If the NSF was offered at cost, end-users could typically expect to make a net saving of over 30 pence on every avoided mailing. The big danger, however, is that the licensees will impose a hefty mark-up or, worse still, resort to the more traditional and often prohibitively expensive sector practice of charging on the basis of cost per thousand. “If that happens,” says REaD Group managing director Mark Roy, “the cost benefit to the user will fail to stack up.”
John Wallinger, head of data planning at Craik Jones, would like to see the service offered free. “Responsible users will pay for suppression services. But in an ideal world the list owners would under-write the cost of the NSF and offer it as a service to the industry to encourage widespread take-up.
“It is an issue that the DM industry has to tackle collectively, because everyone’s reputation is damaged when an individual firm bombards a customer with misdirected mailings.”
Wallinger is right to raise the issue of customers’ perceptions. Calculating the financial loss that companies’ incur by retaining out-of-date records on their mailing lists is straightforward. Much more difficult to quantify, but potentially more costly in the long-term, is the damage done to brand image, and beyond this to public perception of direct mail in general.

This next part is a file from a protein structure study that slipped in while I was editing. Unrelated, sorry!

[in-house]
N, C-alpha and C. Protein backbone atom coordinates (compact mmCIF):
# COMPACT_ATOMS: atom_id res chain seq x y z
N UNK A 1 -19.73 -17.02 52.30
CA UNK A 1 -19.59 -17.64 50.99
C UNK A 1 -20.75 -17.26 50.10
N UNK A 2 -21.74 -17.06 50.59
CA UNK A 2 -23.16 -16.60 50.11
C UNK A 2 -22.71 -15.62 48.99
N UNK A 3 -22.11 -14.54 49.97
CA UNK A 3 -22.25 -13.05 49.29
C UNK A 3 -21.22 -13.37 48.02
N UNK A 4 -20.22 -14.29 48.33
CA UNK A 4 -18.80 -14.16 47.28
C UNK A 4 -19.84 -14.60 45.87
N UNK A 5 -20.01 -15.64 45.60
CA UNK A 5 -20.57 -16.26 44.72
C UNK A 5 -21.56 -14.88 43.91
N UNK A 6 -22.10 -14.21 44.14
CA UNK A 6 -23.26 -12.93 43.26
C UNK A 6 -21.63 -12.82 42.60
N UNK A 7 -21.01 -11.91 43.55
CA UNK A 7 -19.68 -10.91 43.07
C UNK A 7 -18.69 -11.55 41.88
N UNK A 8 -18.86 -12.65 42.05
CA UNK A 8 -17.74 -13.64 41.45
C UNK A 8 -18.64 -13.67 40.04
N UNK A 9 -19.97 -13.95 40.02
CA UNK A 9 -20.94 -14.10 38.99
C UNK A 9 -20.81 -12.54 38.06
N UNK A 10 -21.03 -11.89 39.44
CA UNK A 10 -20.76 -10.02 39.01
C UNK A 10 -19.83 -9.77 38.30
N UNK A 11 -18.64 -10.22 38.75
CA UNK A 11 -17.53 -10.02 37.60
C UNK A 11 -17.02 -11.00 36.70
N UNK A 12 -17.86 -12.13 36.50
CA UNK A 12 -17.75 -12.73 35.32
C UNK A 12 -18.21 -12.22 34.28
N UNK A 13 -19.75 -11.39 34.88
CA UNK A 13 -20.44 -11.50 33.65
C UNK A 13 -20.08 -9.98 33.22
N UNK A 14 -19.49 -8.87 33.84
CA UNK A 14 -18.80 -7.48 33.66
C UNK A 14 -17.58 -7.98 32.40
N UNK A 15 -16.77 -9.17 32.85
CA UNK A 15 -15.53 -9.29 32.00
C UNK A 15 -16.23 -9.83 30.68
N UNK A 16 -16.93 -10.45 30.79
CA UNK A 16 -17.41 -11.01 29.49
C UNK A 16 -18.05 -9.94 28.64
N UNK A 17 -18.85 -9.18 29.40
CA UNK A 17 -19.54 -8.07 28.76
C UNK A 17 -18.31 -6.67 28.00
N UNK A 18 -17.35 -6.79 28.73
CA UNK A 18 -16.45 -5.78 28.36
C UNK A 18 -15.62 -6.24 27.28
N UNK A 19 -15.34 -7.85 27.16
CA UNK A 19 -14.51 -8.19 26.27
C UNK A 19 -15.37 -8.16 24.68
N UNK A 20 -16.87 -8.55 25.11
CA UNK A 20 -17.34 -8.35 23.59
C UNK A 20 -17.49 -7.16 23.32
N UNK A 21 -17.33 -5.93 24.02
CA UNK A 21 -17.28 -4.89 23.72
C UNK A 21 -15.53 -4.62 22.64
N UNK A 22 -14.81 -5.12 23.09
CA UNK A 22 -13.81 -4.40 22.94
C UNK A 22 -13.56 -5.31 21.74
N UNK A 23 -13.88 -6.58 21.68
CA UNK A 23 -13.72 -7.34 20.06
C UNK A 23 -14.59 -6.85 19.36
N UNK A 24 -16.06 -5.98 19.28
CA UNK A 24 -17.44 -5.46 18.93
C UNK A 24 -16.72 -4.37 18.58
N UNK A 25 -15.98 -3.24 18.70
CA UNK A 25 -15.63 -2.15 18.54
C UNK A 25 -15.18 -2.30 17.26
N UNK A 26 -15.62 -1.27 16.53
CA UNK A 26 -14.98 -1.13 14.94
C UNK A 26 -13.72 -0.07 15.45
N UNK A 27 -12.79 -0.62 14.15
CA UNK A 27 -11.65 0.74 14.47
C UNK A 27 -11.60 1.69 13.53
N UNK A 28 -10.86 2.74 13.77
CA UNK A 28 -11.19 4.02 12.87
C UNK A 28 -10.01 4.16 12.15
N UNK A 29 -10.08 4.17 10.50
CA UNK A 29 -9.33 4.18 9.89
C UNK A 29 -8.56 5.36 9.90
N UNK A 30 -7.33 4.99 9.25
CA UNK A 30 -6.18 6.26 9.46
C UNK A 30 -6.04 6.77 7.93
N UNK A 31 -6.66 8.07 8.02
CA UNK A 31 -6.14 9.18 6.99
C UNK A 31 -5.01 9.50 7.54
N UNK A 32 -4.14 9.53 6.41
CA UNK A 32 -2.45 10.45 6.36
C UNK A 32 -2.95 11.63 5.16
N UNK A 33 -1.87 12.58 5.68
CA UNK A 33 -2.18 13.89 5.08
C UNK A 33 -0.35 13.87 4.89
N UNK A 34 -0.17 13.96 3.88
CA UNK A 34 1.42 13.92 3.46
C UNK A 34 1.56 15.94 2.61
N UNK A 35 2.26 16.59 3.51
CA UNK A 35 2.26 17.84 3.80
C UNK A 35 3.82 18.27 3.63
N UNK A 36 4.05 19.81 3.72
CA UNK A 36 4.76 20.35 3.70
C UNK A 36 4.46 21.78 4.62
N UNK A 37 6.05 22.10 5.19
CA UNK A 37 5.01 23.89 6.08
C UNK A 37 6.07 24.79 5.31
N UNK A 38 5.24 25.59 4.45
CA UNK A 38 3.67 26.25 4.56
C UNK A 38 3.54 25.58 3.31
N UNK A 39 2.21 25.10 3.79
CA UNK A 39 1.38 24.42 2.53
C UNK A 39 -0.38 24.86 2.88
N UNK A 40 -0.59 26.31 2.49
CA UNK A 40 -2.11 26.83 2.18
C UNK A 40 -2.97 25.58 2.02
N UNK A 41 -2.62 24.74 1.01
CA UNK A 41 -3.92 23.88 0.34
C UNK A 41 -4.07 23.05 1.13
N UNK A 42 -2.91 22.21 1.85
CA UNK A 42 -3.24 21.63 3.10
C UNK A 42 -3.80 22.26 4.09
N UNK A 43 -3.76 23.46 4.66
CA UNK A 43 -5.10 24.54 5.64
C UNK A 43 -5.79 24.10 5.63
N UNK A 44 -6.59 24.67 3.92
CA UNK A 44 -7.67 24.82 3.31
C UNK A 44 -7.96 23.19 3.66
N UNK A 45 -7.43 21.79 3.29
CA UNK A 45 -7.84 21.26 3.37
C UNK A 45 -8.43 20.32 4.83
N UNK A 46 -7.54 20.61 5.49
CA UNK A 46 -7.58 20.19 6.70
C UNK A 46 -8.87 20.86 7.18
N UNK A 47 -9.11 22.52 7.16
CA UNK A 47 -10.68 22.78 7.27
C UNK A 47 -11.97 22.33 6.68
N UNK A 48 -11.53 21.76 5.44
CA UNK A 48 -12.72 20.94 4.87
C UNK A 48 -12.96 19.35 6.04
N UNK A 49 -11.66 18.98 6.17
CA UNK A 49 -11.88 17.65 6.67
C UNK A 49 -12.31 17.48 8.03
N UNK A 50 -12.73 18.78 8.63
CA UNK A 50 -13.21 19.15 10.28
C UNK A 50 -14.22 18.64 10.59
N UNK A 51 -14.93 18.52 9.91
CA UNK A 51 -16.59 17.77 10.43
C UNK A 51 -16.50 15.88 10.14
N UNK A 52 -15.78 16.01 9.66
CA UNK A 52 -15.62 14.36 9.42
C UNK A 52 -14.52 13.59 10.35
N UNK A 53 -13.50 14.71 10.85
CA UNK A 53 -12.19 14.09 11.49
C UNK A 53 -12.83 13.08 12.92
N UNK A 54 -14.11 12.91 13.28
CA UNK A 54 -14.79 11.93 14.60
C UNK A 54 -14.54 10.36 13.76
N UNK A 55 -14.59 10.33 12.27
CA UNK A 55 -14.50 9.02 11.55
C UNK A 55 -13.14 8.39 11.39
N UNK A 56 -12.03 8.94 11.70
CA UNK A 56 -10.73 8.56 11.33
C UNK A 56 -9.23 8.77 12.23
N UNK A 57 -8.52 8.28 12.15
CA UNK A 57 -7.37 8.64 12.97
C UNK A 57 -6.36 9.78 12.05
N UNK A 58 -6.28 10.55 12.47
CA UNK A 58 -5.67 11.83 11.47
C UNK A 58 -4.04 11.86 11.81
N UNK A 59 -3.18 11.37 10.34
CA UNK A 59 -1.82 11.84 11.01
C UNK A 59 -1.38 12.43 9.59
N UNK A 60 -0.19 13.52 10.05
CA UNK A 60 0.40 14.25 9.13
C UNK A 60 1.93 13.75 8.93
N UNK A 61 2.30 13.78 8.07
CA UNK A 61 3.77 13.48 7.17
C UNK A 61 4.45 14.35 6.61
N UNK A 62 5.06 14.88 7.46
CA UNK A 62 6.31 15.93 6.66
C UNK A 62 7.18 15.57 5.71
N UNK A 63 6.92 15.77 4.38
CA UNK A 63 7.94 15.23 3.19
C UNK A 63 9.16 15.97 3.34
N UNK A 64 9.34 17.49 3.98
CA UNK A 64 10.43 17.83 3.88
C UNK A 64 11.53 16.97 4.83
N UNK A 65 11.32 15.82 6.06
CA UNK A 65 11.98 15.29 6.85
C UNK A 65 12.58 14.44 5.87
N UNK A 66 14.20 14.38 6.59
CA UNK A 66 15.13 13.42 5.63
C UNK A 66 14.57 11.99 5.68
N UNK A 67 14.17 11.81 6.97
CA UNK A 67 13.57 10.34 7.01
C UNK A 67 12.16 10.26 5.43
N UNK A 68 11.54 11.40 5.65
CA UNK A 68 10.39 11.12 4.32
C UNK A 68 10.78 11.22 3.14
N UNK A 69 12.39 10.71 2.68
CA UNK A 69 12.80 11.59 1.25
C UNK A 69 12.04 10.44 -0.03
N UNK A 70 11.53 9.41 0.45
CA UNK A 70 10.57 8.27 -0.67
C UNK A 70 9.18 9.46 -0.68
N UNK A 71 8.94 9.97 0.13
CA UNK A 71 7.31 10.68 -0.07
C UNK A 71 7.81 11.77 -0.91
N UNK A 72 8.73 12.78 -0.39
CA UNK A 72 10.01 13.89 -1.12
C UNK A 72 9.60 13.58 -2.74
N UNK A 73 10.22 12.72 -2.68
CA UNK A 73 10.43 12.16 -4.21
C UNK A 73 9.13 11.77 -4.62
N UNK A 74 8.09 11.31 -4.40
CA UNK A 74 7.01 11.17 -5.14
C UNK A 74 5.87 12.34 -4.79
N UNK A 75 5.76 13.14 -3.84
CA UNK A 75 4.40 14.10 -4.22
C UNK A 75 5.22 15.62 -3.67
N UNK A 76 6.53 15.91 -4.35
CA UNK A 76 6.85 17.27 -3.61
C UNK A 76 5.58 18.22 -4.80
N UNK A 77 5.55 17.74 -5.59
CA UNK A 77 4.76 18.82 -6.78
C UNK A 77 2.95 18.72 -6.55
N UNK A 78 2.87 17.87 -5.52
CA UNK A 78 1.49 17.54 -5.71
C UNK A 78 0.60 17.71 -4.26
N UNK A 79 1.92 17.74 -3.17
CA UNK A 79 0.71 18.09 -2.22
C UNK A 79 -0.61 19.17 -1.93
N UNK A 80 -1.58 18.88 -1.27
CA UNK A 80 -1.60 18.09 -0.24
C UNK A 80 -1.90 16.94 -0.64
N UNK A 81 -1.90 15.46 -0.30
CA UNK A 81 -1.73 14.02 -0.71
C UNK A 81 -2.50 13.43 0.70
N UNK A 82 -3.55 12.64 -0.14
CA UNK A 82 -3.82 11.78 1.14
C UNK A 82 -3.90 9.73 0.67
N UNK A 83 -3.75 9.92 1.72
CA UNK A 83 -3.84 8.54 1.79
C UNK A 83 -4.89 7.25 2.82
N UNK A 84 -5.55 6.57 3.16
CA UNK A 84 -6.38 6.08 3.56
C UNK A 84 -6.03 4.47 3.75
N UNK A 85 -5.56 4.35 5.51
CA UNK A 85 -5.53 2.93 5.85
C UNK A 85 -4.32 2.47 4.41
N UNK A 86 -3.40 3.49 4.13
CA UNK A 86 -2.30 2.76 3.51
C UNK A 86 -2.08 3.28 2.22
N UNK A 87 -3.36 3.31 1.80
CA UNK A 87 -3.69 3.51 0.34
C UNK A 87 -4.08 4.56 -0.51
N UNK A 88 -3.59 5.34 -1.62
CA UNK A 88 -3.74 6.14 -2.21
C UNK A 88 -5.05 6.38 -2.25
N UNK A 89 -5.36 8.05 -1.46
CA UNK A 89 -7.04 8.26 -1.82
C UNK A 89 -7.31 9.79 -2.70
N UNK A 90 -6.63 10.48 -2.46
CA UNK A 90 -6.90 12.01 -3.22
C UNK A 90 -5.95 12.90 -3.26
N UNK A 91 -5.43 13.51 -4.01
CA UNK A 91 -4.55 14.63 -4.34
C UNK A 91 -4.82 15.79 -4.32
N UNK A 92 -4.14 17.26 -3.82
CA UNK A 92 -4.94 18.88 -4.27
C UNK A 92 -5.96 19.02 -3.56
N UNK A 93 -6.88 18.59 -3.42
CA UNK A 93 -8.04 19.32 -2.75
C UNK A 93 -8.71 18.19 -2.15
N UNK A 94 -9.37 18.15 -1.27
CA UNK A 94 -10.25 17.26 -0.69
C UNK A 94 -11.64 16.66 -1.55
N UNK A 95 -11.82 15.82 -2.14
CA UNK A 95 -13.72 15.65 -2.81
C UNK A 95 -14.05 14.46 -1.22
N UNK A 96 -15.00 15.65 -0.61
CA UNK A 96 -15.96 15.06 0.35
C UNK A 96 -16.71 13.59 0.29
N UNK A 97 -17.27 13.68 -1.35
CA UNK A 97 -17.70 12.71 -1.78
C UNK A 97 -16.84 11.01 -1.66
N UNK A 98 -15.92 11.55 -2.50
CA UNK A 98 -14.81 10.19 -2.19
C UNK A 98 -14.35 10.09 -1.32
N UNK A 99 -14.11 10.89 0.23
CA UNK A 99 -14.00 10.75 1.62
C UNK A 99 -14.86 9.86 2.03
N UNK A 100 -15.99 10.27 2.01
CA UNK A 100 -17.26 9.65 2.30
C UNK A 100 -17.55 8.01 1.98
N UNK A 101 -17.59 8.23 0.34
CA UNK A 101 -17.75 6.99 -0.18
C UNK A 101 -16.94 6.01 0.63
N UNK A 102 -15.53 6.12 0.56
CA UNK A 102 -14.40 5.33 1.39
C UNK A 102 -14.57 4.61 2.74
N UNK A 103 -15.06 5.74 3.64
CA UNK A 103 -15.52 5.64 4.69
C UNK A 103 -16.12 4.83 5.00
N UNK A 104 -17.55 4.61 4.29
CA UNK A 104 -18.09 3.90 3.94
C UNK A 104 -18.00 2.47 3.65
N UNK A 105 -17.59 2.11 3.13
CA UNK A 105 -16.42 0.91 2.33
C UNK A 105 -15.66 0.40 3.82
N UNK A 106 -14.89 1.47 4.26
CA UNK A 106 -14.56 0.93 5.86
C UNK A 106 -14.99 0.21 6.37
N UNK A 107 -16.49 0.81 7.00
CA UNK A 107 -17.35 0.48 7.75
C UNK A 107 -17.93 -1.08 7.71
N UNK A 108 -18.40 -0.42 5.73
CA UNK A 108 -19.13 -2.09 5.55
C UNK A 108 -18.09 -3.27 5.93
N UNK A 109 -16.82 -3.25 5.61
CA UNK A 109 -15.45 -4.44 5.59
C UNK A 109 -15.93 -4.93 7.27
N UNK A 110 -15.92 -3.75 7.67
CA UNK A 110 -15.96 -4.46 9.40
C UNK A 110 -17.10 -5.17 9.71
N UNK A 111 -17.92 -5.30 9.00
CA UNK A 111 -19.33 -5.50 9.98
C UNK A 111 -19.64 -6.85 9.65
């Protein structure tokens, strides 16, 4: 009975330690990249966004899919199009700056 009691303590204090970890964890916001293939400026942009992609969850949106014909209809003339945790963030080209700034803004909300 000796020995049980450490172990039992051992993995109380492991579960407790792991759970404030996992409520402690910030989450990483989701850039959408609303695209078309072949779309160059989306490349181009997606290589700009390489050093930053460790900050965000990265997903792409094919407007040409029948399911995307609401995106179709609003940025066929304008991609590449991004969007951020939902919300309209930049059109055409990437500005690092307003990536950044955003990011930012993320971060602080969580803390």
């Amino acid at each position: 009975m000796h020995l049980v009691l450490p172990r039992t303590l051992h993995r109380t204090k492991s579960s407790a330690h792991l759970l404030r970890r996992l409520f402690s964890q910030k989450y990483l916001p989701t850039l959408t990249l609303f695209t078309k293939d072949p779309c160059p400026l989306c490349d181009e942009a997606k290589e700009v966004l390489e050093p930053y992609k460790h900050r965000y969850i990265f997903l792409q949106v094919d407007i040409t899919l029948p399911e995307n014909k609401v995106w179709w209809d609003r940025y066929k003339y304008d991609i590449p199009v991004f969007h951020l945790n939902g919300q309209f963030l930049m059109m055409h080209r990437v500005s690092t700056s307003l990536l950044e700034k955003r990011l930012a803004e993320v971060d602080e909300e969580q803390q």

What is required is an absolute determination throughout the industry to make data hygiene a priority. For end-users that means recognising that regular data cleansing is an imperative which has to be budgeted for, scheduled into the marketing process and implemented, even if that scuppers a campaign deadline.
Raising client standards
Another way of rectifying the problem is to demand more as clients. One of the peculiarities of DM is that it is considered acceptable to sell unusable data. “In any other market that would be considered fraud,” says DMS’ Batt.
The most reputable list owners, such as Claritas, typically compensate clients once the number of mailings returned as “gone aways” or deceased exceeds four per cent. A better scenario, however, would be for all returned mailings to be compensated, irrespective of the percentage level of returns. Not only would that be a more equitable outcome for the client, it would provide list owners with a greater incentive to aim for higher standards of accuracy.
Tackling data decay is a thankless task, but it cannot be ignored. With the threatened withdrawal of the electoral roll for marketing purposes, the industry is on the verge of losing a well-established method of validating contact data. What is more, long-term demographic trends – such as rising rates of divorce and one-person households – point to a future in which the business of maintaining up-to-date records on individuals will become ever more complex.
If DM companies fail to put their own house in order, they will have only themselves to blame should the end result be loss of public confidence and, ultimately, a further dose of regulation.